At the moment I’m listening to a Rap/Hip-Hop Mixtape in Chinese [download link here], but here’s the thing about Rap. It does nothing for me if I can’t understand it. I don’t understand Chinese (Mandarin or Chinese or Hakka or Shanghainese or Taiwanese, etc), so while I’m listening to this mixtape, I can’t connect — this doesn’t happen in other genres. At least doesn’t happen to me. I can still find a way to connect to the music.
Then there’s the whole “I don’t like Rap or Hip-Hop,” it’s not like I hate the genre — I don’t — it’s just too much bitches and hoes for me to sit down and listen. If I go through the over 300 artists in my iPod (over 600 albums), I can only find Eminem, Lauryn Hill, Dr. Dre and Sal ‘N Pepa (though just one or two tracks by the last two). What does that say about me? I really like Lauryn Hill’s album The Miseducation of Lauryn Hill… I also listen to Erykah Badu, The Fugees and I also own a Wyclef album xD I tried listening to Kanye and Lil Wayne, but couldn’t stand them…
Anyway, I ran into this blog (now, not active) that talks a little bit about Hip-Hop in China — DonTing08 — The blog contains some interesting posts on the music scene, the song of the week and Hip-Hop culture. In one of the posts, the author gives her thoughts on an article on the New York Times titled “Now Hip-Hop, Too, Is Made in China.” In a response, the author quotes;
Concerning the current state of Chinese hip hop in the mainstream I agree with Brendan. Jay Chou’s appearance on CCTV’s 新年晚会 sums it up quite nicely. It’s garbage and so is most of the underground hip hop. Why? Because most Chinese hip hop fans only listen to the music of a rap record but are oblivious to the lyrical content, which does not allow them to understand hip hop culture comprehensively. Naturally a Chinese kid, who does not speak English and tries to make a rap song that sounds just like the one he just heard at MIX (Beijing’s most popular hip hop club) will say “Make it rain” without knowing that the phrase entails poring dollar bills on a stripper.
and then writes;
The audience has no understanding of the development of Hip Hop and the music industry in general to appreciate the significance of pop-rap and Jay Chou as compared to In3. The paragraphs on In3 and Jay Chou are also too sparse. Also, unlike the article suggests, I’ve read nothing to suggest that Jay Chou considers himself to be a rapper now and I do not think Jay Chou and In3 fans are mutually exclusive.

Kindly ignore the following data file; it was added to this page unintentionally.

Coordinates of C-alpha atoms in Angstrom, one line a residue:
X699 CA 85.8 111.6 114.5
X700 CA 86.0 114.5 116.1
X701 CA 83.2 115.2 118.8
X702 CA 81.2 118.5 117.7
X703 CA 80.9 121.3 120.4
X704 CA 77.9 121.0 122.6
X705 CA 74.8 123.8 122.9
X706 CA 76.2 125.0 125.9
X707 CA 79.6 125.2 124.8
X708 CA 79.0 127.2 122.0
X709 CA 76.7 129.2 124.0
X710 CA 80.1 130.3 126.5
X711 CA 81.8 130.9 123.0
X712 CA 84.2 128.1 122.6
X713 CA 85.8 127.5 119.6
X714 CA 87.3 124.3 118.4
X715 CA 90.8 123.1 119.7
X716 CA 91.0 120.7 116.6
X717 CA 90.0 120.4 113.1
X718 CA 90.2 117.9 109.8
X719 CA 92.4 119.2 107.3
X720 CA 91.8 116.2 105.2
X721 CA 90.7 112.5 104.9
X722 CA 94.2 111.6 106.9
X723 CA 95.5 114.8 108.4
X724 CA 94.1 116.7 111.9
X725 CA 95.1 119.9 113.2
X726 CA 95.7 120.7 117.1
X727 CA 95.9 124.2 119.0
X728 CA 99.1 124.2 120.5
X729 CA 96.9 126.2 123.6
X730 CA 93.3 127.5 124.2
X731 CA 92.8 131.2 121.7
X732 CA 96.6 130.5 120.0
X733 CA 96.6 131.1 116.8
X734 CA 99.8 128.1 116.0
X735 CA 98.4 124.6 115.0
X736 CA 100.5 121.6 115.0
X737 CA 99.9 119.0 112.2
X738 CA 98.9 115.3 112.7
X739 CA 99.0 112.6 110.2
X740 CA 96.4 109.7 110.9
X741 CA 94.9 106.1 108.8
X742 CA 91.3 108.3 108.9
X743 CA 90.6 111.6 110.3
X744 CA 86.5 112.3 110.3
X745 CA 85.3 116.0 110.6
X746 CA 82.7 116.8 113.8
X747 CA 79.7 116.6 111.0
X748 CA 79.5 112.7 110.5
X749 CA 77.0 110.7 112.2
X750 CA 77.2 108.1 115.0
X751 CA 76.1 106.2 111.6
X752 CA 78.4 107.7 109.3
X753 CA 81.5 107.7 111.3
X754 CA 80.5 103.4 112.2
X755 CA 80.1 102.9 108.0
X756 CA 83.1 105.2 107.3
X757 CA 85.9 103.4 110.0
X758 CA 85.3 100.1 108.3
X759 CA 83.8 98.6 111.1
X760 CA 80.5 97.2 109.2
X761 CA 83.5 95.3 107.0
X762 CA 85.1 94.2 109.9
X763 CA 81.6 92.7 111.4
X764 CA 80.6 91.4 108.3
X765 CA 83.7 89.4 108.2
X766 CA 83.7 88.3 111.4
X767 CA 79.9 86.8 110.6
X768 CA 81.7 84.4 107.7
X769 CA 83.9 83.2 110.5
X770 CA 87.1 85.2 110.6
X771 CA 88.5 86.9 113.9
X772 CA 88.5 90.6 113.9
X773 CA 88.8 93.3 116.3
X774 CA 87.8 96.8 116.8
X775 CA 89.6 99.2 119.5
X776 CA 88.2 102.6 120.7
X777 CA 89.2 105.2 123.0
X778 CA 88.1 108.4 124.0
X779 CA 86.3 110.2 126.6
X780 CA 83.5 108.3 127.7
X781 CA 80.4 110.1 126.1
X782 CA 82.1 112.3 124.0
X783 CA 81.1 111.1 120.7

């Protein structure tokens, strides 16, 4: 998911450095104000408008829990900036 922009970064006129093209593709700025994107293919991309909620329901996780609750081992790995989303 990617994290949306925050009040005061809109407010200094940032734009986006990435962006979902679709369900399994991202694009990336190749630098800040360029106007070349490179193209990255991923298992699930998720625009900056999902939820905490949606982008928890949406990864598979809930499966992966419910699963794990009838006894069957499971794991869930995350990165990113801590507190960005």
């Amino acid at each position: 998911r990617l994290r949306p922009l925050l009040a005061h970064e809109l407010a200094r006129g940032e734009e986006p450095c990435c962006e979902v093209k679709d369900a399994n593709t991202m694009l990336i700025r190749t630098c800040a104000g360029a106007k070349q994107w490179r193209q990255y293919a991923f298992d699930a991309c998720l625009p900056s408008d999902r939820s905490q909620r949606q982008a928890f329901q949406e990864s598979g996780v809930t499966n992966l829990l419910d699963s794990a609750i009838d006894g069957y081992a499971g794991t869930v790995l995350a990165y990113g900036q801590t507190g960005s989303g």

I also hardly think that Jay Chou considers himself a rapper, and any of his fans that consider him a rapper should think about it a little more. I think Jay Chou’s strength lies in his Zhongguo Feng style songs, at least for me. I don’t really care about his more R&B tracks that are supposed to be danceable.
However, I do enjoy LeeHom’s music. I never would have imagined that Hip-Hop and Rap could combine with Beijing Opera. LOL I really dig the whole combination, and it’s the main reason I listen to him. I doubt I would if he were just doing straight Hip-Hop, or straight R&B.
On an unrelated topic, but similar nonetheless~ AfterEllen.com wonders about female rappers on the post titled Women rappers stay under the radar. And yeah, you hardly see any female rappers out there… at least on the radio or MTV. You only need to see what’s the target market for Hip-Hop (or any genre) music nowadays — young people. Rappers sing about bitches, hoes and bling because rappers are the new rock stars. Teenage boys grow up wanting to get their own entourage and have their own bitches and hoes. Everything in the music industry has become banal… Rock, Rap, Pop and Punk~~~ no one is safe. LOL
Anyway, you can’t have a female rapper singing about bitches and hoes, so the industry just doesn’t bother with it. Rap music is overly macho, while the Pop music scene suffers from the gayness of it all. You get dozens of females solo pop stars, over-sexualized lolitas in skimpy innocent outfits, while the guys are just as easily labeled with the “GAY” tag.
Music is an effed up business.